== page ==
[0013] A conductive layer is joined to a first planar side of a dielectric layer having two planar sides. At least one via is formed through said dielectric layer to said conductive layer to form a single-sided via. The conductive layer is maintained in aligned contact through the via with at least one device, such as an electronic device, a printed circuit board or an additional single-sided via.

[0014] A plurality of discrete electronic devices that are contained for transport in a carrier, such as a tube or a tray, are precisely positioned upside down for simultaneous probing at a test site that includes at least one channel defined by at least two spaced parallel dividers, and a plurality of spaced parallel ridges oriented perpendicular to the dividers. The devices are contacted by a probe array that is brought into aligned abutment with the upwardly projecting device leads.

BRIEF DESCRIPTION OF THE DRAWINGS

[0015]FIG. 1 is a top plan schematic view of a preciser according to the invention.

[0016]FIG. 2 is a perspective, partially-sectioned, schematic view of a preciser according to the invention.

[0017]FIG. 3 is a partially cutaway, perspective, schematic view of a preciser according to the invention.

[0018]FIG. 4 is a perspective schematic view showing a preciser and a test array according to the invention.

[0019]FIG. 5 is a side elevation, sectioned, schematic view of a two-sided test array according to another embodiment of the invention.

[0020]FIG. 6a is a side elevation, sectioned, schematic view of a first contact according to the invention.

[0021]FIG. 6b is a side elevation, sectioned, schematic of a second contact according to the invention.

[0022]FIG. 7 is a schematic view of a third contact according to the invention.

[0023]FIG. 8a is a schematic plan view of a top trace of a ball-grid contact according to the invention.

[0024]FIG. 8b is a sectioned, schematic, bottom view of a bottom trace of the ball-grid contact according to the invention.

[0025]FIG. 8c is a schematic side view of the ball-grid contact according to the invention.

[0026]FIG. 8d is a partially sectioned schematic side view of a ball-grid contact according to the invention.

[0027]FIG. 9 is a side elevation, sectioned, schematic view of a heat exchanger having a device locator according to another, equally preferred embodiment of the invention.

[0028]FIG. 10 is a sectioned, schematic, side view of a single-layer single-sided via according to the invention.

[0029]FIG. 11 is a sectioned, schematic side view of a multi-layer single-sided via according to the invention.

[0030]FIG. 12 is a top view of the single-sided via according to the invention.

[0031]FIG. 13a is a top view of a contact array according to an alternative embodiment of the invention.

[0032]FIG. 13b is a perspective view of the contact array of FIG. 13a according to the invention.

[0033]FIG. 14 is a perspective view of an interposer contact according to another alternative embodiment of the invention.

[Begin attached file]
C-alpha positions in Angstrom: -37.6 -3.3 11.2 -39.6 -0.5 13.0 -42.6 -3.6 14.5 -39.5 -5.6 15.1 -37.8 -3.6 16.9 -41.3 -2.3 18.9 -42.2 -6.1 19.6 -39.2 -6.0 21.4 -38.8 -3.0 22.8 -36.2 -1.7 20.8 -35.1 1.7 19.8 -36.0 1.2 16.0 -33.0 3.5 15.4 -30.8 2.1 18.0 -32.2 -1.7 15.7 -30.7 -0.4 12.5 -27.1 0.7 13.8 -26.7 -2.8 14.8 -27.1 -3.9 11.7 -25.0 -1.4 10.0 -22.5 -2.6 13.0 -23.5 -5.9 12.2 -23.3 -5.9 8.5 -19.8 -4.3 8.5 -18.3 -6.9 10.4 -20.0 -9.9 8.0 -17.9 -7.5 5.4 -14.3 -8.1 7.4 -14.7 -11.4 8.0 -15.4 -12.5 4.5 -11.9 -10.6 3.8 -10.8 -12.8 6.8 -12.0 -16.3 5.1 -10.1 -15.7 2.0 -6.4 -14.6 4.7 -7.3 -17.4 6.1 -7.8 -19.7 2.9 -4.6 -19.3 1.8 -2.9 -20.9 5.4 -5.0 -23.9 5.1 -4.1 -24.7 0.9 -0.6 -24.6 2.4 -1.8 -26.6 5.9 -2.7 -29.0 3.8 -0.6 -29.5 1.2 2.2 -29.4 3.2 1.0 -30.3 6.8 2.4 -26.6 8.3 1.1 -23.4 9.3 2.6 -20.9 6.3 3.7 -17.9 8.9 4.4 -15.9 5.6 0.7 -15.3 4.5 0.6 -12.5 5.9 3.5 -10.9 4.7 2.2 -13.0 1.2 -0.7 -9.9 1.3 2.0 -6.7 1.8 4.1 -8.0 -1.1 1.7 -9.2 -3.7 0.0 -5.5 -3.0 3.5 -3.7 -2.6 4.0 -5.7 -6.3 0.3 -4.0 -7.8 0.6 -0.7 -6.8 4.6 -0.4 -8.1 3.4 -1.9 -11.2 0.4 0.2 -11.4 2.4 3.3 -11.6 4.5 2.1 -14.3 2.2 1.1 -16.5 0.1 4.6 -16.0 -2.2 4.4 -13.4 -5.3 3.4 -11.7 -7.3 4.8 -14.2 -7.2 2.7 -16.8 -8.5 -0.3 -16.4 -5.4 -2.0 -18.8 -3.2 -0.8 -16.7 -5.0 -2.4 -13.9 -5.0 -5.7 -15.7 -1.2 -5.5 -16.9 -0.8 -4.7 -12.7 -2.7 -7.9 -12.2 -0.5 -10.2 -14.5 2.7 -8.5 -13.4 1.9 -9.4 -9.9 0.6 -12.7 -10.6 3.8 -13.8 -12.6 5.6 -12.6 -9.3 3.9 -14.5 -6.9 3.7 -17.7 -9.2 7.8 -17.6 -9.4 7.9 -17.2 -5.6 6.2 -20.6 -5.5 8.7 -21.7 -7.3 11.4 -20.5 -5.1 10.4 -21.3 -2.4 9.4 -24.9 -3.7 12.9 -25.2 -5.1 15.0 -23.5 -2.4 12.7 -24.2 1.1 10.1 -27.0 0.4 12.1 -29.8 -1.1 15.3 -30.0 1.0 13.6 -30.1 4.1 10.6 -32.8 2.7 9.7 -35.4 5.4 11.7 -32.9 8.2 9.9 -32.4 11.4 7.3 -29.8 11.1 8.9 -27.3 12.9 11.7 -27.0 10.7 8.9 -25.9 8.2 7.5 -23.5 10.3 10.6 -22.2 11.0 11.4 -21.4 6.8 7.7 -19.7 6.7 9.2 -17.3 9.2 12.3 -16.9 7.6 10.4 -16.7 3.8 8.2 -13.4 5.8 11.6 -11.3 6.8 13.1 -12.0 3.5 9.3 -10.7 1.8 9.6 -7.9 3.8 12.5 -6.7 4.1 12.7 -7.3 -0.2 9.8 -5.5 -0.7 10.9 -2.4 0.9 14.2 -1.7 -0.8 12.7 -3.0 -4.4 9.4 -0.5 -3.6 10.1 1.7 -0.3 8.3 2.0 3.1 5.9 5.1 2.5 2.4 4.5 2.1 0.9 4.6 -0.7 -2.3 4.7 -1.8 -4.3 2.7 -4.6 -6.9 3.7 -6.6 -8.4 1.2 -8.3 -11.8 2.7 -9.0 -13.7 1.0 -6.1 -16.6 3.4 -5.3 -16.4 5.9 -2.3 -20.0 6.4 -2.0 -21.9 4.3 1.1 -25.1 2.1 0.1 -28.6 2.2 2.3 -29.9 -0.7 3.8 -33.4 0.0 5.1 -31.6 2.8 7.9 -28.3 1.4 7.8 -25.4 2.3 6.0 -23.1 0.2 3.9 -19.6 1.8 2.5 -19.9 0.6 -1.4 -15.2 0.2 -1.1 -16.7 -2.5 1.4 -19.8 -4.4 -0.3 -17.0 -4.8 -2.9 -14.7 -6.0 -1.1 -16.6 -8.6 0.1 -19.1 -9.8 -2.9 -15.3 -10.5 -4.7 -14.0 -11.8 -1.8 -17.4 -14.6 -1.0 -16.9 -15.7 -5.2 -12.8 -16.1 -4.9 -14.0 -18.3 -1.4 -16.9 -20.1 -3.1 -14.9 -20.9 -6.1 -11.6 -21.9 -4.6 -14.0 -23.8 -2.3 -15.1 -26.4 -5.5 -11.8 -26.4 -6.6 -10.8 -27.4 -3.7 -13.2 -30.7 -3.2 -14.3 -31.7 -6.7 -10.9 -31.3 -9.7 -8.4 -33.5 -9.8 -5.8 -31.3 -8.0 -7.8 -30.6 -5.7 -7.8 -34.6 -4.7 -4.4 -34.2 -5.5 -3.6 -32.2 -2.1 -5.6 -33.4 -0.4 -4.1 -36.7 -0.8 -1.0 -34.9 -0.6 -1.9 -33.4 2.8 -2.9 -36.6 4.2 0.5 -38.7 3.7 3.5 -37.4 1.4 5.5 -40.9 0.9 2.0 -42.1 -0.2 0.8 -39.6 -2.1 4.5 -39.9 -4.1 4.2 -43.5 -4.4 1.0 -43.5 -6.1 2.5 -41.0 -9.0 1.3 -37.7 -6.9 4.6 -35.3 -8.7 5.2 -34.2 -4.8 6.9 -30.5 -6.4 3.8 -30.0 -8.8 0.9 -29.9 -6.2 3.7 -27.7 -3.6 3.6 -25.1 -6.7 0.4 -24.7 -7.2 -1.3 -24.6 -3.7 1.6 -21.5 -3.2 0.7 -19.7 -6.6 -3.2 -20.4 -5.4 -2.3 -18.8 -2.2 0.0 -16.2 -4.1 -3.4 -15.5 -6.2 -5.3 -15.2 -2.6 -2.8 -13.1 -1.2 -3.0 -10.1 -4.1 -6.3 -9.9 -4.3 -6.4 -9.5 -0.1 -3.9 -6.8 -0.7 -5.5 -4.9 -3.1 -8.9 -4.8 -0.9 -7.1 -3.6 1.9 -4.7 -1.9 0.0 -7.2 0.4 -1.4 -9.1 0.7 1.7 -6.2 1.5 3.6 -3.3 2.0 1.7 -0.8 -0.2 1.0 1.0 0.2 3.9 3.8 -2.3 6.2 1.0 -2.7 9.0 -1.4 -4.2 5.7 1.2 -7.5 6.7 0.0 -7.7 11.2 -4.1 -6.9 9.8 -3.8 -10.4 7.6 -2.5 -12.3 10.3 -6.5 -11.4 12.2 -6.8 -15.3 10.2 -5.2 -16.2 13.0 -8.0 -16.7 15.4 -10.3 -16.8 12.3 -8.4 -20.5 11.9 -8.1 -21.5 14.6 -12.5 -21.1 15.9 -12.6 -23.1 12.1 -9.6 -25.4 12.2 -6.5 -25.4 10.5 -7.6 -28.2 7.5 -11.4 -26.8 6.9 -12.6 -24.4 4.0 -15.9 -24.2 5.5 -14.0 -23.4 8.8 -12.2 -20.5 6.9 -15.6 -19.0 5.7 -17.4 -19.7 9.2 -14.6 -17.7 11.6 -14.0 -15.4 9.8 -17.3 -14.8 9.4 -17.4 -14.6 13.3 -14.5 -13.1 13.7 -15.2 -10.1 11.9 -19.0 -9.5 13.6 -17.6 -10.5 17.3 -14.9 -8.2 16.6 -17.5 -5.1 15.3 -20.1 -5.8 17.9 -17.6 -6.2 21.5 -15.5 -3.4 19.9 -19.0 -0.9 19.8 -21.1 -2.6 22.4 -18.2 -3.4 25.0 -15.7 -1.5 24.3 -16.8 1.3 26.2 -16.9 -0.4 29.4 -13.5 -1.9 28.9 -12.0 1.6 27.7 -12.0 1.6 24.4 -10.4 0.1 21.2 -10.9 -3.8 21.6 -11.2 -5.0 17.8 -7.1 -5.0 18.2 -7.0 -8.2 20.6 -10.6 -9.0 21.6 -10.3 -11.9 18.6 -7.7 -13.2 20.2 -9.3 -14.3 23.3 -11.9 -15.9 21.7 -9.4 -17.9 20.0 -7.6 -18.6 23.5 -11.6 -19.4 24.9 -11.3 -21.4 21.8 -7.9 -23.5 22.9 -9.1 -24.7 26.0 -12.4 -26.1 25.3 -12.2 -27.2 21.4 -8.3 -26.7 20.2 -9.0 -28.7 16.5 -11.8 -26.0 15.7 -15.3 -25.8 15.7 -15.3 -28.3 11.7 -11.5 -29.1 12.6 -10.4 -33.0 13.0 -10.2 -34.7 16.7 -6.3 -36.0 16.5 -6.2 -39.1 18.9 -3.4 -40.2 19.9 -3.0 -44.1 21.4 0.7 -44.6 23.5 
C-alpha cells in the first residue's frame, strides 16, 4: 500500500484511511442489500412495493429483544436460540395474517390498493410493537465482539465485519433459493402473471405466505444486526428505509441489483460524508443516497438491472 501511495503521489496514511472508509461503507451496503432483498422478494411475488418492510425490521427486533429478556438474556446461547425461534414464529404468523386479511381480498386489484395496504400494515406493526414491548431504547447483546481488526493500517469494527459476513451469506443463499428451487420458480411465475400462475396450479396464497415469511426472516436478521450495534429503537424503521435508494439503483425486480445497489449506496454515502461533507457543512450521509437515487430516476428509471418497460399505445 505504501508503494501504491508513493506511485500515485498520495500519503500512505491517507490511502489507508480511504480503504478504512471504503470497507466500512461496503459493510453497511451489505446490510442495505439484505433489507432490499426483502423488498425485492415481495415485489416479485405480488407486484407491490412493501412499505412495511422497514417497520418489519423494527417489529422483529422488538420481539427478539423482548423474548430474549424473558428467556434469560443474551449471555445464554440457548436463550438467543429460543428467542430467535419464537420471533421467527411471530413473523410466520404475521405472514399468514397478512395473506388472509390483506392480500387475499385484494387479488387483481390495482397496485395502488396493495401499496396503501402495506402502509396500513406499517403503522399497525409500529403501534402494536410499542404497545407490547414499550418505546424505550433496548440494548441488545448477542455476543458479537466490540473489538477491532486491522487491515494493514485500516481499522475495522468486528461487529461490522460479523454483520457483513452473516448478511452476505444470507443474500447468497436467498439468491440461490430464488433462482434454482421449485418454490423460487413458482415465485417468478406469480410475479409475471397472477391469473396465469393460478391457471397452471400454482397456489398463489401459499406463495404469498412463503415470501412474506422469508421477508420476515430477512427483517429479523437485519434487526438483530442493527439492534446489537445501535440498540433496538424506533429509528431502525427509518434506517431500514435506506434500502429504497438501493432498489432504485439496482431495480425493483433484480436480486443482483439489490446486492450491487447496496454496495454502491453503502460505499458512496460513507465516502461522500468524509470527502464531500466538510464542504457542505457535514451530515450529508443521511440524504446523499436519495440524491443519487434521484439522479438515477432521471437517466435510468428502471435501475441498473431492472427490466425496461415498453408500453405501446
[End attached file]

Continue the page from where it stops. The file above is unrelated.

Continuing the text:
[0034]FIG. 15 is a perspective view of another interposer contact according to another alternative embodiment of the invention.

DETAILED DESCRIPTION OF THE INVENTION

[0035] One embodiment of the invention provides a method and apparatus for manipulating electronic devices that permits the reduction in size and number of fragile components of an electronic device during fabrication of single and multi-layer particle connect boards and further minimizes individual device handling, thereby allowing the testing, burn-in, and/or programming of multiple devices as grouped in carrying tubes, trays, or in die or wafer form.

[0036]FIG. 1 is a top plan schematic view of a preciser according to a preferred embodiment of the invention. The preciser 10 includes at least two spaced, parallel dividers 14 that define a channel 15 (see FIG. 2). Spaced parallel ridges 16, preferably arranged normal to the dividers 14, partition the preciser into a test site array 12 having at least one individual recess 18 that is adapted to receive an electronic device, such as a packaged part 24.

[0037] The test site array provides a matrix in which the individual recesses are configured by positioning the dividers 14 and the parallel ridges 16 in a selected, spaced relation, one to the other. In this way, the recesses can be configured to receive different types of electronic devices, including but not limited to packaged devices, singulated semiconductor die and components, hybrids, multi-chip modules, and multiple component circuits.

[0038] In the preferred embodiment of the invention, the dividers and ridges project upwardly from a base portion of the preciser and are formed from such materials as, for example metal or plastic. The parallel ridges are preferably lower in height than the dividers, such that they provide a detent that demarcates a test site within a channel 15, but do not provide a substantial barrier to the free passage of devices within the channel, for example during loading or unloading.